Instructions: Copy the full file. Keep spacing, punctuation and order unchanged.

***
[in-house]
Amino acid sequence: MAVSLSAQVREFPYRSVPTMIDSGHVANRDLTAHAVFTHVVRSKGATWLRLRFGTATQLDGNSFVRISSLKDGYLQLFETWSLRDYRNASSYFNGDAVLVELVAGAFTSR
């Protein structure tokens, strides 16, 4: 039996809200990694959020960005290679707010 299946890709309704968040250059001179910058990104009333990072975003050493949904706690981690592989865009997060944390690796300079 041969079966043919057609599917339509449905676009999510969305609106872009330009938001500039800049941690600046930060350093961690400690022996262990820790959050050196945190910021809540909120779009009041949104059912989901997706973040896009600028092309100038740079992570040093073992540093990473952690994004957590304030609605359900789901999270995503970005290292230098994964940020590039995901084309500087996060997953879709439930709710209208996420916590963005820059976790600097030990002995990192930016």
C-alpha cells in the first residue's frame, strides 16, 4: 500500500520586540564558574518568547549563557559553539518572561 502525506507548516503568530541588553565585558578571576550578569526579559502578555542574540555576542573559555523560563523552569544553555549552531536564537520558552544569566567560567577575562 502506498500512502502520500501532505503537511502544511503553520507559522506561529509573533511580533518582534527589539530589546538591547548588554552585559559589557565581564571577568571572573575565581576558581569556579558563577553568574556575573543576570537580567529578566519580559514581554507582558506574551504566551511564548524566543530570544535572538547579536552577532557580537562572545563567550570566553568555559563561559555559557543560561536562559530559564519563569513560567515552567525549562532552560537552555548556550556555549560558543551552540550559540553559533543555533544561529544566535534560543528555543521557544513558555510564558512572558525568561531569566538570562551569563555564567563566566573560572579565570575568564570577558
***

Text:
[in-house]
Amino acid sequence: MAVSLSAQVREFPYRSVPTMIDSGHVANRDLTAHAVFTHVVRSKGATWLRLRFGTATQLDGNSFVRISSLKDGYLQLFETWSLRDYRNASSYFNGDAVLVELVAGAFTSR
């Protein structure tokens, strides 16, 4: 039996809200990694959020960005290679707010 299946890709309704968040250059001179910058990104009333990072975003050493949904706690981690592989865009997060944390690796300079 041969079966043919057609599917339509449905676009999510969305609106872009330009938001500039800049941690600046930060350093961690400690022996262990820790959050050196945190910021809540909120779009009041949104059912989901997706973040896009600028092309100038740079992570040093073992540093990473952690994004957590304030609605359900789901999270995503970005290292230098994964940020590039995901084309500087996060997953879709439930709710209208996420916590963005820059976790600097030990002995990192930016």
C-alpha cells in the first residue's frame, strides 16, 4: 500500500520586540564558574518568547549563557559553539518572561 502525506507548516503568530541588553565585558578571576550578569526579559502578555542574540555576542573559555523560563523552569544553555549552531536564537520558552544569566567560567577575562 502506498500512502502520500501532505503537511502544511503553520507559522506561529509573533511580533518582534527589539530589546538591547548588554552585559559589557565581564571577568571572573575565581576558581569556579558563577553568574556575573543576570537580567529578566519580559514581554507582558506574551504566551511564548524566543530570544535572538547579536552577532557580537562572545563567550570566553568555559563561559555559557543560561536562559530559564519563569513560567515552567525549562532552560537552555548556550556555549560558543551552540550559540553559533543555533544561529544566535534560543528555543521557544513558555510564558512572558525568561531569566538570562551569563555564567563566566573560572579565570575568564570577558